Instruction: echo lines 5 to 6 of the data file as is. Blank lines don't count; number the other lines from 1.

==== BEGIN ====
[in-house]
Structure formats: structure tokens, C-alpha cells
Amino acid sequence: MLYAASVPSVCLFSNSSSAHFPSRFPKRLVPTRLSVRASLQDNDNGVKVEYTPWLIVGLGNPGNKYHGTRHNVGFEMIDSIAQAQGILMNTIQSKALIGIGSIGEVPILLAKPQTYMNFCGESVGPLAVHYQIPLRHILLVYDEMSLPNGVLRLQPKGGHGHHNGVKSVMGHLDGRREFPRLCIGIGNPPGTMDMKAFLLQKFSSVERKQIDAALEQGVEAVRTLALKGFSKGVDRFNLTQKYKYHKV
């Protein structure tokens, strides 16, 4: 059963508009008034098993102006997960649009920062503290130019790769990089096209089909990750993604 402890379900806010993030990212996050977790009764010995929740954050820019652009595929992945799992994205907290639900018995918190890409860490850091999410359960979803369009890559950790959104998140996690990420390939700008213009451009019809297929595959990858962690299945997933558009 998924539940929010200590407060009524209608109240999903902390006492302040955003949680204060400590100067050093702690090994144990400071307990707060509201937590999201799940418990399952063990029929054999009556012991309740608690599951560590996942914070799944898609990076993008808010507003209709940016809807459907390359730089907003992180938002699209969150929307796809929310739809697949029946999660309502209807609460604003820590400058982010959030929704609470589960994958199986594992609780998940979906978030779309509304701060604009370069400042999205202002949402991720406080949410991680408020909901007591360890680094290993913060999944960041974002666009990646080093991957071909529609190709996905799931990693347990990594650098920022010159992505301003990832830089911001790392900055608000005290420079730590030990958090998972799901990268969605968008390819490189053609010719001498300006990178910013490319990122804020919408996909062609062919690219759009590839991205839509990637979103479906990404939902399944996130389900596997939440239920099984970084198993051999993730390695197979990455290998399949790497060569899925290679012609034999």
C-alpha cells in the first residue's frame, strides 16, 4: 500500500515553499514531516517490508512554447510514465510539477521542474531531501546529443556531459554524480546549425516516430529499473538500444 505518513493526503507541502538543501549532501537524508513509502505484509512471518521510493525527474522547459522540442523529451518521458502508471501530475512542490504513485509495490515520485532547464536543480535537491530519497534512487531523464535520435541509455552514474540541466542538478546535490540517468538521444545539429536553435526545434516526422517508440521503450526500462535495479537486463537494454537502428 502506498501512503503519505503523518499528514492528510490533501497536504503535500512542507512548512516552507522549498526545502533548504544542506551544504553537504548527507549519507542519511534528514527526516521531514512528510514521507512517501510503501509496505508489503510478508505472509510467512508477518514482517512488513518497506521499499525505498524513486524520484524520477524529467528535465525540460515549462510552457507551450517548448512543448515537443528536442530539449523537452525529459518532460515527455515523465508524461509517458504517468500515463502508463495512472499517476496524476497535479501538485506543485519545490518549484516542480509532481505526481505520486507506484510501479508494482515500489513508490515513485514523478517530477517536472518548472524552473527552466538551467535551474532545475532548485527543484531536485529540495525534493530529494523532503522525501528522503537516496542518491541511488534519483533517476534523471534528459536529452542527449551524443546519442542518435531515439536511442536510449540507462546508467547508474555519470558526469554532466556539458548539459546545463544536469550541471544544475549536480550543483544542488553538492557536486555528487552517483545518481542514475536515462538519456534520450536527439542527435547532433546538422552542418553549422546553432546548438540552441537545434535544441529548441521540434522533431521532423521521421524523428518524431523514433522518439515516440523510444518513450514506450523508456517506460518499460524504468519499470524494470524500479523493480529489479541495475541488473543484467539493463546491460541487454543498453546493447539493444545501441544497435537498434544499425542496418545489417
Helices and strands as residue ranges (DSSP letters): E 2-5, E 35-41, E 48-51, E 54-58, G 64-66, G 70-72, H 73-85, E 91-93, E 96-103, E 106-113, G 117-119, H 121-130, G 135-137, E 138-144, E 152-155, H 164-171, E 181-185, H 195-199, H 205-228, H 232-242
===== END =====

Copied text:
C-alpha cells in the first residue's frame, strides 16, 4: 500500500515553499514531516517490508512554447510514465510539477521542474531531501546529443556531459554524480546549425516516430529499473538500444 505518513493526503507541502538543501549532501537524508513509502505484509512471518521510493525527474522547459522540442523529451518521458502508471501530475512542490504513485509495490515520485532547464536543480535537491530519497534512487531523464535520435541509455552514474540541466542538478546535490540517468538521444545539429536553435526545434516526422517508440521503450526500462535495479537486463537494454537502428 502506498501512503503519505503523518499528514492528510490533501497536504503535500512542507512548512516552507522549498526545502533548504544542506551544504553537504548527507549519507542519511534528514527526516521531514512528510514521507512517501510503501509496505508489503510478508505472509510467512508477518514482517512488513518497506521499499525505498524513486524520484524520477524529467528535465525540460515549462510552457507551450517548448512543448515537443528536442530539449523537452525529459518532460515527455515523465508524461509517458504517468500515463502508463495512472499517476496524476497535479501538485506543485519545490518549484516542480509532481505526481505520486507506484510501479508494482515500489513508490515513485514523478517530477517536472518548472524552473527552466538551467535551474532545475532548485527543484531536485529540495525534493530529494523532503522525501528522503537516496542518491541511488534519483533517476534523471534528459536529452542527449551524443546519442542518435531515439536511442536510449540507462546508467547508474555519470558526469554532466556539458548539459546545463544536469550541471544544475549536480550543483544542488553538492557536486555528487552517483545518481542514475536515462538519456534520450536527439542527435547532433546538422552542418553549422546553432546548438540552441537545434535544441529548441521540434522533431521532423521521421524523428518524431523514433522518439515516440523510444518513450514506450523508456517506460518499460524504468519499470524494470524500479523493480529489479541495475541488473543484467539493463546491460541487454543498453546493447539493444545501441544497435537498434544499425542496418545489417
Helices and strands as residue ranges (DSSP letters): E 2-5, E 35-41, E 48-51, E 54-58, G 64-66, G 70-72, H 73-85, E 91-93, E 96-103, E 106-113, G 117-119, H 121-130, G 135-137, E 138-144, E 152-155, H 164-171, E 181-185, H 195-199, H 205-228, H 232-242